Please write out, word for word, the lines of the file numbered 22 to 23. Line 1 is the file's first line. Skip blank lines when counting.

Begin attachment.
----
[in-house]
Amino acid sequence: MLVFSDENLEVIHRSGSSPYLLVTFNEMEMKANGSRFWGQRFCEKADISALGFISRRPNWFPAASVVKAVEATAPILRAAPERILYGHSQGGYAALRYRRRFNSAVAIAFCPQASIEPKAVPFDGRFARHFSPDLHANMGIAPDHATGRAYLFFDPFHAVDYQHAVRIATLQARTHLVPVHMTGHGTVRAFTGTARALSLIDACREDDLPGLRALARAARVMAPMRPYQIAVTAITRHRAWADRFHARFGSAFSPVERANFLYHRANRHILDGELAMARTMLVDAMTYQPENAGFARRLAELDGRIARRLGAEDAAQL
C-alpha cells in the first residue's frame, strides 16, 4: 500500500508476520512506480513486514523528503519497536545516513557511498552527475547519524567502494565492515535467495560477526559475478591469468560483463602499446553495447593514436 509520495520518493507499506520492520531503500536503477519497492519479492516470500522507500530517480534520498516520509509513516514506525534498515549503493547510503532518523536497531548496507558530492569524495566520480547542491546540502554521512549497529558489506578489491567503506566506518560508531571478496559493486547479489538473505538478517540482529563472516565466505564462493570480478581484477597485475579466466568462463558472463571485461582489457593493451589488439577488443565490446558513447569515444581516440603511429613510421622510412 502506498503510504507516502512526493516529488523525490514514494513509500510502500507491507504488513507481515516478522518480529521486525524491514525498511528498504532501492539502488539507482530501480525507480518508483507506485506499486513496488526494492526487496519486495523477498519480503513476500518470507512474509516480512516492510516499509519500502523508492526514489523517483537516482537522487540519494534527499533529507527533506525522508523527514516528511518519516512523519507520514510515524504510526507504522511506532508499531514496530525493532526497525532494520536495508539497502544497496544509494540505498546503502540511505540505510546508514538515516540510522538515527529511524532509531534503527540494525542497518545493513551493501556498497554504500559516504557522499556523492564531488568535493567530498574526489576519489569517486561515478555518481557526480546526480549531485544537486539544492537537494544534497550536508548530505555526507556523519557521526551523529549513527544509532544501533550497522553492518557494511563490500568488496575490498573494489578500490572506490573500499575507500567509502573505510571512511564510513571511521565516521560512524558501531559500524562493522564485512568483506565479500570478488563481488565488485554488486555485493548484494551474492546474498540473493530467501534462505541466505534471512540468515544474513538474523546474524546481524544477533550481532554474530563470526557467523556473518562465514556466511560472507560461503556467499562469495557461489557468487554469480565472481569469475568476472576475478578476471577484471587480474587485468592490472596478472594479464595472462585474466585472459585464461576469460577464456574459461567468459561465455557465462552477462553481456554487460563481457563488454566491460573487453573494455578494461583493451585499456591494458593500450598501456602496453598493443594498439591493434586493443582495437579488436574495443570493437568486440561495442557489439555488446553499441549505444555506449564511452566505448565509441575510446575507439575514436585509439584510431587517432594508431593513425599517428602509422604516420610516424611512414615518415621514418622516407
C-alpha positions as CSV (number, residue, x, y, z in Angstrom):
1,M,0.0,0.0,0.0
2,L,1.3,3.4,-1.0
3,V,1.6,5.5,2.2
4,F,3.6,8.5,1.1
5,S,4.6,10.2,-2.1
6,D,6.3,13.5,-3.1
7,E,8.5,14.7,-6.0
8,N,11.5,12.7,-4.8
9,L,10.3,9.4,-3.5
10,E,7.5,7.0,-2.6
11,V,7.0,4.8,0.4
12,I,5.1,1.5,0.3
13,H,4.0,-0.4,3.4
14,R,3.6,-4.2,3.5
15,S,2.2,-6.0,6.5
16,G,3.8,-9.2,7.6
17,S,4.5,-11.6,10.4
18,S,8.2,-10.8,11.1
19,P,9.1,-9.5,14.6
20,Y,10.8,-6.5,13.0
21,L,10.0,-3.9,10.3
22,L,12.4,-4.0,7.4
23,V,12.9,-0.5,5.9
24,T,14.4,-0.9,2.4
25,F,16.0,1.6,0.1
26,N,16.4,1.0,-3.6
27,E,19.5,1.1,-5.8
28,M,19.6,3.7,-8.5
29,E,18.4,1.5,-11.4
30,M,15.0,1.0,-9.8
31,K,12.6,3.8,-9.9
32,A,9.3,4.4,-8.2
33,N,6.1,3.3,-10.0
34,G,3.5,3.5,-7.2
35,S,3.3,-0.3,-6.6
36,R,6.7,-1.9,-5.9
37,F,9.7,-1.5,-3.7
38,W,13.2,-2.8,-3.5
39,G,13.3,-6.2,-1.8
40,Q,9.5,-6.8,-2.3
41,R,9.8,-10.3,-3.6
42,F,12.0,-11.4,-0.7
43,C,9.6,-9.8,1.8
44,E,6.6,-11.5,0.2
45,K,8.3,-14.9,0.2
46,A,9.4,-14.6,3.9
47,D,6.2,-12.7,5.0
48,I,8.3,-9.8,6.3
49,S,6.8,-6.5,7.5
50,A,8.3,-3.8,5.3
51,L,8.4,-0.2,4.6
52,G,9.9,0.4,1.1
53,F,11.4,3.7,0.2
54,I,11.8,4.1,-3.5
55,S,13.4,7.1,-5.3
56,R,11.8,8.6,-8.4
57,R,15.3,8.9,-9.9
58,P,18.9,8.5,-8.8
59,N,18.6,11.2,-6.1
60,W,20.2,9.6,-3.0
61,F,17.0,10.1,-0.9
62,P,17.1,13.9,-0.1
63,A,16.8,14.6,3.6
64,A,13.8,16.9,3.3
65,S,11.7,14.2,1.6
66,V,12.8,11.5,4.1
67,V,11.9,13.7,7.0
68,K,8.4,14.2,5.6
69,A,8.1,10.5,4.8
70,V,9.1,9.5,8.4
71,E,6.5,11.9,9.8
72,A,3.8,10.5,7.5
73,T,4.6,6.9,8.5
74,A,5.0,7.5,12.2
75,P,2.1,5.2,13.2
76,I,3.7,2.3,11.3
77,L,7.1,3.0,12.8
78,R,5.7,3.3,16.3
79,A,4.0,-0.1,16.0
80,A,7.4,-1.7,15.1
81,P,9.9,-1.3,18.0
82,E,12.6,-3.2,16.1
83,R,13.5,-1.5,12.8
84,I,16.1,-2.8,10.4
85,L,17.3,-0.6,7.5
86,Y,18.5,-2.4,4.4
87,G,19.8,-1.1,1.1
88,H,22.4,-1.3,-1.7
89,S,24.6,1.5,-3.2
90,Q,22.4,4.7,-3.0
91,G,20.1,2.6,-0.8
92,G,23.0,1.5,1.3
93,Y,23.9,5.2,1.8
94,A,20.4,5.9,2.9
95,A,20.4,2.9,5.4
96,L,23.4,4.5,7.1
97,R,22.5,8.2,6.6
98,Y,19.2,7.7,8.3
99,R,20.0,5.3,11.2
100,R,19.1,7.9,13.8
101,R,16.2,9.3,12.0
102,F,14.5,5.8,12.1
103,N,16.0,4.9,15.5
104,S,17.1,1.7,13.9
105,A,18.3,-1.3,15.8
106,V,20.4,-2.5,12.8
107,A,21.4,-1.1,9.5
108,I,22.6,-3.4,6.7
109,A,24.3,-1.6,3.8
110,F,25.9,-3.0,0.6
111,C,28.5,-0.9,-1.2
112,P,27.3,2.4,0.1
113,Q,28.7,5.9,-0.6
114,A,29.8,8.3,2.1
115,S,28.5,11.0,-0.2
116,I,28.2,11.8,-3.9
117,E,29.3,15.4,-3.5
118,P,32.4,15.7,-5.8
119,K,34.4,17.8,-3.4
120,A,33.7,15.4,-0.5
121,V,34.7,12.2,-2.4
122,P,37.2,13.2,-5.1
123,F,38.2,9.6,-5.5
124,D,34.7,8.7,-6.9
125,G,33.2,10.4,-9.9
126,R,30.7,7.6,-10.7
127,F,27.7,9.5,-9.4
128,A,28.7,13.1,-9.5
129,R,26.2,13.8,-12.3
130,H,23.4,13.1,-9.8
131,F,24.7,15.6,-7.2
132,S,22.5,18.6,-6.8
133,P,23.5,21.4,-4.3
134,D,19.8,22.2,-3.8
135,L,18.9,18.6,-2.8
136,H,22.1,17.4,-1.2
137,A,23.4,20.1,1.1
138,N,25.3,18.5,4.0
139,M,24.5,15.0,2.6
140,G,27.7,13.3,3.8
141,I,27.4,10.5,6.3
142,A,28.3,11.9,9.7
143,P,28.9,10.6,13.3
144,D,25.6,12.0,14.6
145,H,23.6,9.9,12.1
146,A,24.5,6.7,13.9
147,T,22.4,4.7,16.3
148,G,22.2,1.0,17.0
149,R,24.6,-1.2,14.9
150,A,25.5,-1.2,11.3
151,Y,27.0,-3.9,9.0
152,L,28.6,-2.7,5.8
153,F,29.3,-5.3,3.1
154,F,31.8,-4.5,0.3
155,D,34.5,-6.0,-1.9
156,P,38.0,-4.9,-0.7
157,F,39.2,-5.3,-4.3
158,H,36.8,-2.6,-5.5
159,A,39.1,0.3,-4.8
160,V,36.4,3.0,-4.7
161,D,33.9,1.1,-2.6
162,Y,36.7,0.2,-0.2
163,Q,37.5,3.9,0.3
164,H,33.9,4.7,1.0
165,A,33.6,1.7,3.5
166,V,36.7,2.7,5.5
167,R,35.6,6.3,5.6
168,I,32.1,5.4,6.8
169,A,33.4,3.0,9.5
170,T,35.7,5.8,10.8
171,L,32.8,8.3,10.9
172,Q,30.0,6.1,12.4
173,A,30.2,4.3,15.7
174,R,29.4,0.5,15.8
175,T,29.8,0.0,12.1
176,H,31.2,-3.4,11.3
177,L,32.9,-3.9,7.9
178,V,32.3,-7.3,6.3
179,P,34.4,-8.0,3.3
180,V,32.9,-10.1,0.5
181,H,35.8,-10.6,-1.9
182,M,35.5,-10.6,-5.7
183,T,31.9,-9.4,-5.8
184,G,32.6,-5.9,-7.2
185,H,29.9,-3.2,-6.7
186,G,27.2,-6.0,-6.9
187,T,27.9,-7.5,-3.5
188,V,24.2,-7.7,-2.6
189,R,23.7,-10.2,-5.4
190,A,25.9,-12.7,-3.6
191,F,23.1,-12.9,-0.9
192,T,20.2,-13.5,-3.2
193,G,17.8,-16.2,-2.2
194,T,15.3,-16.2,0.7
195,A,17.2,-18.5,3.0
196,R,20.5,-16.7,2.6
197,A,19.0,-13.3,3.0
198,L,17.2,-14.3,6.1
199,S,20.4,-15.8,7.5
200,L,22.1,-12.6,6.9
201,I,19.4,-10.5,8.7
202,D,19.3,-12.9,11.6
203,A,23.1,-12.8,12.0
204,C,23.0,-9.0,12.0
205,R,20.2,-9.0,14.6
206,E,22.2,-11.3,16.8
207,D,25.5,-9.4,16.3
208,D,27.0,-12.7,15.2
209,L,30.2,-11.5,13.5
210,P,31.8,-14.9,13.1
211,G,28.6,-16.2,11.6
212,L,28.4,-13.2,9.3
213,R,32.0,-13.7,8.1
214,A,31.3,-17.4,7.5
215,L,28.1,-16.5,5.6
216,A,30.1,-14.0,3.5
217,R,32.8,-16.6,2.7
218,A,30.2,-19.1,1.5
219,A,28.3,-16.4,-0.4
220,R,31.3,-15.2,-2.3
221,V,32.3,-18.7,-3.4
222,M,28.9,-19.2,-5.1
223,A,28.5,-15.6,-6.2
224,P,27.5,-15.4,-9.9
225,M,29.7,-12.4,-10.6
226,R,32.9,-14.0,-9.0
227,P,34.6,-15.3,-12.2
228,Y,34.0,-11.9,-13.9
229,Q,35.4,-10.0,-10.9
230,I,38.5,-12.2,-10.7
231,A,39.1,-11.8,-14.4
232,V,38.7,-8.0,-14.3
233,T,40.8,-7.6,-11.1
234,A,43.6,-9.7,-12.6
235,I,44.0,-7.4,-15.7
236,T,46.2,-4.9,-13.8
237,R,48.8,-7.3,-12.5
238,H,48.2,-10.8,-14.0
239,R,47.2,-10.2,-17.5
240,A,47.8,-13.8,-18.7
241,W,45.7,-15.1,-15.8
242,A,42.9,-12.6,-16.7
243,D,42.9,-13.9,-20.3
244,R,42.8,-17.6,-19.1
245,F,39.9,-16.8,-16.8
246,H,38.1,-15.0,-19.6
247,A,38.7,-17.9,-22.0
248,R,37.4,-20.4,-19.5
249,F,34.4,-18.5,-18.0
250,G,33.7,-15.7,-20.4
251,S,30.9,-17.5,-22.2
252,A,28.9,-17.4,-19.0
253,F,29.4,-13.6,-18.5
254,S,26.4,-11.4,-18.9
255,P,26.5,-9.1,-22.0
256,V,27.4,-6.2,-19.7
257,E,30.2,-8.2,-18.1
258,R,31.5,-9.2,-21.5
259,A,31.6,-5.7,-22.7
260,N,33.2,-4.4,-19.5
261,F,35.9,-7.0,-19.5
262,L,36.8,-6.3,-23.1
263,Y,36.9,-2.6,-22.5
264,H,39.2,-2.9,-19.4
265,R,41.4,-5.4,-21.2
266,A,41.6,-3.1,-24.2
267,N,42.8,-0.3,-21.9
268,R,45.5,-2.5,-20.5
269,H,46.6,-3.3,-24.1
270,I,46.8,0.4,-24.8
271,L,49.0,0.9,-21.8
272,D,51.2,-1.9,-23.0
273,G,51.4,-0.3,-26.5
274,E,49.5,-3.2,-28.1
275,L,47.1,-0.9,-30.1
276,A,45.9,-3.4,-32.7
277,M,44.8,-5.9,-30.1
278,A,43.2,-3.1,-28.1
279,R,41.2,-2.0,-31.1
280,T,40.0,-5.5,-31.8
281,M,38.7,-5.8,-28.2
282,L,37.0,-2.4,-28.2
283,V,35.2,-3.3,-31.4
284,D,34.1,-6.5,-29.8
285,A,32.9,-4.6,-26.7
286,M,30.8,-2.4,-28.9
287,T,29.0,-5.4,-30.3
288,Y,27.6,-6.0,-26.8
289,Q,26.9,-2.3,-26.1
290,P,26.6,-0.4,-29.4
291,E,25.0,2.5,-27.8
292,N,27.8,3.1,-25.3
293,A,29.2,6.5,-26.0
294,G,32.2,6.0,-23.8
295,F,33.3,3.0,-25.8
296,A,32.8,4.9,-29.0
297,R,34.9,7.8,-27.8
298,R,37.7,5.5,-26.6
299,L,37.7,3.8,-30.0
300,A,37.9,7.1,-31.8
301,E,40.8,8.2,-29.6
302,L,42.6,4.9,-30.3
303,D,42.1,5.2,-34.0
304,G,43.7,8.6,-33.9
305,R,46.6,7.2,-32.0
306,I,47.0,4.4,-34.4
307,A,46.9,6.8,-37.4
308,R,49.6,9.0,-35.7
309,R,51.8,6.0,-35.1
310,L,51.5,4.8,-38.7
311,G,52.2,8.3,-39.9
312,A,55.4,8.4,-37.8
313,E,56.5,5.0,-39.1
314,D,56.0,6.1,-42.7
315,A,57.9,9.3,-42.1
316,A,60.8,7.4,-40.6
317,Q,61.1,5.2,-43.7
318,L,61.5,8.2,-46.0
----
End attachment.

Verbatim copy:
18,S,8.2,-10.8,11.1
19,P,9.1,-9.5,14.6